Last Thursday’s meeting of the policy committee (PC) was the first for the new NEC. The agenda was lengthy because the remit of the committee is very wide ranging – from parliamentary and TUC matters to international – the International Federation of Journalists (IFJ) and the European Federation of Journalists (EFJ).
Our first job was to elect a chair and this we did – Jim Boumelha (who is currently the president of the IFJ) being our unanimous choice.
We then moved onto a review of motions passed at last year’s conference held in Southport. Motions that are relevant to the work of the committee were considered and an update given on progress.
While most fall to our officials to progress, a few were referred to PC members to get on with. For instance a motion on Identification in court of adult defendants originally moved by the Netherlands branch told us to liaise with European journalists unions – so that’s down to me as the union’s nominee to the EFJ steering committee (a job currently held by John Barnsby).
It’s only when you are confronted with having to actually do something about conference motions that you realize how much work is actually involved, which is why we spend some 2 hours discussing them – but that’s what we are there for!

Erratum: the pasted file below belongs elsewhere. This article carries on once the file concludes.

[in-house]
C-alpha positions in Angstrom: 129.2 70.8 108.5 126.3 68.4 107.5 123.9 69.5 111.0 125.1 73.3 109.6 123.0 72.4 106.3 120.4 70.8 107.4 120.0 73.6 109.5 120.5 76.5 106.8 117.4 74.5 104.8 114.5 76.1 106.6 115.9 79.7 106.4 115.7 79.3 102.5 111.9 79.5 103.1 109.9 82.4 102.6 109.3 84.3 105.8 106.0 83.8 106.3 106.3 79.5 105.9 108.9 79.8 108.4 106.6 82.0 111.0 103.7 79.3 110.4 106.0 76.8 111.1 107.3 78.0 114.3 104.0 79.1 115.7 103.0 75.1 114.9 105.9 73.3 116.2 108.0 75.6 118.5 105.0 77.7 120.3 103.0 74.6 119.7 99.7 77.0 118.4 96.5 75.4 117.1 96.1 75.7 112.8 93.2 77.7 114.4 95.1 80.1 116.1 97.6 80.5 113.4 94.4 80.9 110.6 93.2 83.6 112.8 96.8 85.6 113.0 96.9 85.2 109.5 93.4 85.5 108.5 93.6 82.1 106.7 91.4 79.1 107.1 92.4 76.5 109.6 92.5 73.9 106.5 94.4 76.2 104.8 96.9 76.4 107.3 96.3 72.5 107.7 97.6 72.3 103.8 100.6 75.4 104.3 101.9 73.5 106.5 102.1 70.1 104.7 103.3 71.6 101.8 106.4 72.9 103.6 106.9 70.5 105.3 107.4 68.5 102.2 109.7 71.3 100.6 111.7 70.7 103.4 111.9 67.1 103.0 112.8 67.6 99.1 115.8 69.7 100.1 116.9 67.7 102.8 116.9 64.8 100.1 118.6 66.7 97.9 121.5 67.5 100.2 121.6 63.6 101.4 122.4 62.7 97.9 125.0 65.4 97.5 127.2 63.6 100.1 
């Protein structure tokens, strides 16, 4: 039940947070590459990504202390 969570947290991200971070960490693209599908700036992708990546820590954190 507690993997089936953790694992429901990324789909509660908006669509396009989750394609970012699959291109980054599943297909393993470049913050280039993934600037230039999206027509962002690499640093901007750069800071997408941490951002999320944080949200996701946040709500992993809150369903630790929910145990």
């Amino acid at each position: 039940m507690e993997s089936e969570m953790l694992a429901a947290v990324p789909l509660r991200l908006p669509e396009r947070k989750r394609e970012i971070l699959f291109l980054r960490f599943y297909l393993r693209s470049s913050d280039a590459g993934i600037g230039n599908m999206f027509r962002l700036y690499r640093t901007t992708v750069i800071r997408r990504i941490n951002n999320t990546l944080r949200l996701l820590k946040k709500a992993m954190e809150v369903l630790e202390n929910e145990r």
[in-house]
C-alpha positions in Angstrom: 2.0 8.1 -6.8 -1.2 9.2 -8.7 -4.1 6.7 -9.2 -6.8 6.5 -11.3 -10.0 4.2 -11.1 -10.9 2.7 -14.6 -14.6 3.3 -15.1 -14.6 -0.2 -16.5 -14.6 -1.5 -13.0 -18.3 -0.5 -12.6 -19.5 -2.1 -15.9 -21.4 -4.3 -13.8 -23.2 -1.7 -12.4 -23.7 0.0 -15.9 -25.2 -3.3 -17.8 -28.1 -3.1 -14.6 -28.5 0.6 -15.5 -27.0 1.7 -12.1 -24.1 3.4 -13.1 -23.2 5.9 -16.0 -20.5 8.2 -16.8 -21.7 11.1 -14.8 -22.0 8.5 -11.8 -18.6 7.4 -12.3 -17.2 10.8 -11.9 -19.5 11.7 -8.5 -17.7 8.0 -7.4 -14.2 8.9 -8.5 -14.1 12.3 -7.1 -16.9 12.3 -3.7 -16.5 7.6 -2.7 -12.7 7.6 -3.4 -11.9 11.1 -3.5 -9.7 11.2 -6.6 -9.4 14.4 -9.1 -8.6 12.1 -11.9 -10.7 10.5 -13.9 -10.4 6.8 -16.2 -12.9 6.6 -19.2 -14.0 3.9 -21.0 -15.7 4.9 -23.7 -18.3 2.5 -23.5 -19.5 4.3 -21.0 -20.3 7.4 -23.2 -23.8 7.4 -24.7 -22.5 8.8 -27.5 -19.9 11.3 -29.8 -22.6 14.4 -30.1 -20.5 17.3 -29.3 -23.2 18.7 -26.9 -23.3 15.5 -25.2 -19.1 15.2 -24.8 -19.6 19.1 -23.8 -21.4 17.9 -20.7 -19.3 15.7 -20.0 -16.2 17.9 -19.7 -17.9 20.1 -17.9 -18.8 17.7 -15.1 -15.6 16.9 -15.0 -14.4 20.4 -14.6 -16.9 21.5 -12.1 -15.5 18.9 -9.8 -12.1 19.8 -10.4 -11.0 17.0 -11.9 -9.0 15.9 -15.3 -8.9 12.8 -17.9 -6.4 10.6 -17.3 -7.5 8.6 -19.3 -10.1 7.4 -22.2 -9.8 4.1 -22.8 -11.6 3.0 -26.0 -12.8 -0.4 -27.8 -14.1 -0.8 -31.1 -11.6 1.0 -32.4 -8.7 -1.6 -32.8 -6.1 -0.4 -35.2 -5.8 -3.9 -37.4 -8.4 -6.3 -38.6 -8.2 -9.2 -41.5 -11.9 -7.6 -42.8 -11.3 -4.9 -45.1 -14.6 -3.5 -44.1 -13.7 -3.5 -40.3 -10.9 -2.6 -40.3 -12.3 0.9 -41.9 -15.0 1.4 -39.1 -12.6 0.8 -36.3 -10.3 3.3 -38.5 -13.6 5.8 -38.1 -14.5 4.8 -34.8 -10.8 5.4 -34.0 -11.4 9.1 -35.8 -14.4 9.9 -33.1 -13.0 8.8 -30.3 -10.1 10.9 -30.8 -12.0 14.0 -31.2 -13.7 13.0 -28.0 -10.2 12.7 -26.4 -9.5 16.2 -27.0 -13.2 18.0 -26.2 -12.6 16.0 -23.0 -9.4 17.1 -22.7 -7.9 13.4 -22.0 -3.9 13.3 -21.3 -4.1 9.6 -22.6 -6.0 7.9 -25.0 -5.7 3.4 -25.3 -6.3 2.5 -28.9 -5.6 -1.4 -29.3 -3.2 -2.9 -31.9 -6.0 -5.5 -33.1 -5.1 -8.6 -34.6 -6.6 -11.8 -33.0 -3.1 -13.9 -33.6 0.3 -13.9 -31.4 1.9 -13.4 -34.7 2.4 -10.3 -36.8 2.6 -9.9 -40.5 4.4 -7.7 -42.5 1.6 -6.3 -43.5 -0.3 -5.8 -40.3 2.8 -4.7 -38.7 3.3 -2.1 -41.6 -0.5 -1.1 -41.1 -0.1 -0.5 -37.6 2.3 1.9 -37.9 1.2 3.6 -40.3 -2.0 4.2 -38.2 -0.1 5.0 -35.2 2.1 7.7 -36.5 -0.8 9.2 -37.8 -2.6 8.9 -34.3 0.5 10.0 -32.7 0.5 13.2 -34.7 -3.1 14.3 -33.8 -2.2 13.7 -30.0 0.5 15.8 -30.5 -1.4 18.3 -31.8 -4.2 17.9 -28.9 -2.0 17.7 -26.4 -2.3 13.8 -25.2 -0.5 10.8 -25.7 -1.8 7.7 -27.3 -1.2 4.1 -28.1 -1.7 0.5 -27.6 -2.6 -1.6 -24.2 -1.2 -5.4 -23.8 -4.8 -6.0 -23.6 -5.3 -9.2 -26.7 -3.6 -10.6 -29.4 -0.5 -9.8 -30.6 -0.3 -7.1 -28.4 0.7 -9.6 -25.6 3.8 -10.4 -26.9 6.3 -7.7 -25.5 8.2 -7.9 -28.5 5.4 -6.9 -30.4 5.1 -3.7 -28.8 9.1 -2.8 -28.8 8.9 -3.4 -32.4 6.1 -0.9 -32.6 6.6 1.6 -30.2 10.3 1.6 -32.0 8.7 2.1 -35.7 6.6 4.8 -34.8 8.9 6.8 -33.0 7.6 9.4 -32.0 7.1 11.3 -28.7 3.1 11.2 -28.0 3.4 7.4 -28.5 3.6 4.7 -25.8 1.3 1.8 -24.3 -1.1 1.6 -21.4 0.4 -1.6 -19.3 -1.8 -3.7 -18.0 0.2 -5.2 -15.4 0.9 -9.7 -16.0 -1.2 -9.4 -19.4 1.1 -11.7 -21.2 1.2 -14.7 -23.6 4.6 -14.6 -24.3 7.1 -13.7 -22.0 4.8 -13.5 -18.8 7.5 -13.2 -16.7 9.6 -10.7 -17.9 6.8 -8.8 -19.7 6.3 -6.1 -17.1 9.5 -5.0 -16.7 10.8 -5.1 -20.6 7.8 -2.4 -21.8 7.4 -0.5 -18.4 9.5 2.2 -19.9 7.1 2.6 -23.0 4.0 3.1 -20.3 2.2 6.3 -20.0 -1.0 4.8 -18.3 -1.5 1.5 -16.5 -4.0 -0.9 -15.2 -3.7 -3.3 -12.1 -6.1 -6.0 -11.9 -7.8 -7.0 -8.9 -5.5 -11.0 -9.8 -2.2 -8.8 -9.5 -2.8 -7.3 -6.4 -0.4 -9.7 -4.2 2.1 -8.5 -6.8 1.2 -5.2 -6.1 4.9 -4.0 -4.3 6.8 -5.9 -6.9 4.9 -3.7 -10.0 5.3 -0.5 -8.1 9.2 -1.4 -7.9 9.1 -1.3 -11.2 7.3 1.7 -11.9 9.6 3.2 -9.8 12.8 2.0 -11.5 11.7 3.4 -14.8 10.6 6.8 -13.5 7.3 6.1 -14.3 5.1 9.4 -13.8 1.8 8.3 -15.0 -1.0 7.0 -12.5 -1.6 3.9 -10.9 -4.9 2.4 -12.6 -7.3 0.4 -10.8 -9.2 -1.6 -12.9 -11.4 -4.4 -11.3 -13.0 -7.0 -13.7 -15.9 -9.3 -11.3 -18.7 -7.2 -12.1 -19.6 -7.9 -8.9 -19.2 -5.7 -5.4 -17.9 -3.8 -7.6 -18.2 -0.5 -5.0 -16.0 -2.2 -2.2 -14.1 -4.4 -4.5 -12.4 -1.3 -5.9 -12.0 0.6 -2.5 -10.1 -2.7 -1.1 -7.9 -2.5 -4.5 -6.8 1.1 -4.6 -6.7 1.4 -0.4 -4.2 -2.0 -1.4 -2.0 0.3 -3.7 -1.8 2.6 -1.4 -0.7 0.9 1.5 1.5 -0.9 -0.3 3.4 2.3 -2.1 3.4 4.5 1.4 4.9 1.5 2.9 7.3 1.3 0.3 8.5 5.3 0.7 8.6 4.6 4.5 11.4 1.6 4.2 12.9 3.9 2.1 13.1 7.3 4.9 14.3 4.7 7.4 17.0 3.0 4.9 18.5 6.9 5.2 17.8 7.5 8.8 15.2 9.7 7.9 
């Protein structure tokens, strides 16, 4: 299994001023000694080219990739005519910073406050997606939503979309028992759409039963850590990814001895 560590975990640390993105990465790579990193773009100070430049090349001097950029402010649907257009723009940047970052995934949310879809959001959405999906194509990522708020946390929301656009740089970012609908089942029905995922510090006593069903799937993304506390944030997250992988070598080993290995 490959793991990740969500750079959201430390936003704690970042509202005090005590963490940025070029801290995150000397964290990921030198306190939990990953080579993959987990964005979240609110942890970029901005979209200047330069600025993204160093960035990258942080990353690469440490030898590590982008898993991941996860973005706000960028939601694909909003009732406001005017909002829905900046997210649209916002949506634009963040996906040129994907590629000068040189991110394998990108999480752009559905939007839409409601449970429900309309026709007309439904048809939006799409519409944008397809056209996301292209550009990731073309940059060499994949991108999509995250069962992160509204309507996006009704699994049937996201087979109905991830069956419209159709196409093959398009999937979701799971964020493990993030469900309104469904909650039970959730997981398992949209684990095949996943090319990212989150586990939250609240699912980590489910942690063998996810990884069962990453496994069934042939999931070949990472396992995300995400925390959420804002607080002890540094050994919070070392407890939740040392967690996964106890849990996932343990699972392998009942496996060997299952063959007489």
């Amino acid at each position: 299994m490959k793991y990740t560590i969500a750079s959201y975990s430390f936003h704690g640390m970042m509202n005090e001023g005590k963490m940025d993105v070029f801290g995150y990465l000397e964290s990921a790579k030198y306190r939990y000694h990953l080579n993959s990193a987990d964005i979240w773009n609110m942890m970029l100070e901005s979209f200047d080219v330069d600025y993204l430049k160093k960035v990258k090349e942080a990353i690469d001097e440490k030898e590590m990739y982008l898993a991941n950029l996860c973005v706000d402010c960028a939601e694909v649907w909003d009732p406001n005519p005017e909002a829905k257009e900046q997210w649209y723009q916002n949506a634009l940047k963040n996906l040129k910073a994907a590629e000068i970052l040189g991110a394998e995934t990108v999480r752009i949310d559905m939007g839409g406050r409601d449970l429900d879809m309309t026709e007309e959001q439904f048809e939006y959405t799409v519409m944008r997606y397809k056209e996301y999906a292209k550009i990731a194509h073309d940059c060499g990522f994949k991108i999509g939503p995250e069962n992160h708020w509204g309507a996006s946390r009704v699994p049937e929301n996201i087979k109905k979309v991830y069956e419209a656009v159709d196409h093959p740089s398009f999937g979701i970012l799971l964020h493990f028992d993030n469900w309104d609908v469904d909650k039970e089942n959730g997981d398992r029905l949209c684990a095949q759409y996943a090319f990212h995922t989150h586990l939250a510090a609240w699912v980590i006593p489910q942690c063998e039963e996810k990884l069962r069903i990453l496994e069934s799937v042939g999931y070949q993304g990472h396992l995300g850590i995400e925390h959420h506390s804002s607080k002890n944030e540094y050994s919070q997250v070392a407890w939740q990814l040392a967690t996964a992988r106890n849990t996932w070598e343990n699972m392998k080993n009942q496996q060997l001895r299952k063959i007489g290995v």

On the report on TUC matters there was an interesting discussion on proposals to change the way annual congress is organised. TUC income is down, because affiliated unions membership is down so adjustments have to be made.
In October, the TUC’s executive committee considered a draft consultation paper for affiliated unions to consider options for changing the arrangements for annual congress.
Jeremy Dear explained that whilst there was no proposal to hold congress less frequently (unlike us) significant savings could be made by holding a smaller shorter (3 day) London based congress in alternate years (starting in 2011 – maybe). Each union would be entitled to a minimum of two delegates – which it is said would safeguard the position of smaller unions – although it was not clear just how many we would be entitled to at this stage (we elect three members of our delegation at our conference).
In the end the proposal was supported – nobody voted against, but I think the abstentions were in the majority! The TUC’s executive will consider the unions’ responses at their March meeting. No doubt some will see this model as a possible way forward of restoring our own annual delegate meetings, but that is yet to be seen!
That’s enough from the PC for now, but I’ll write more next week on some other items of interest that came up.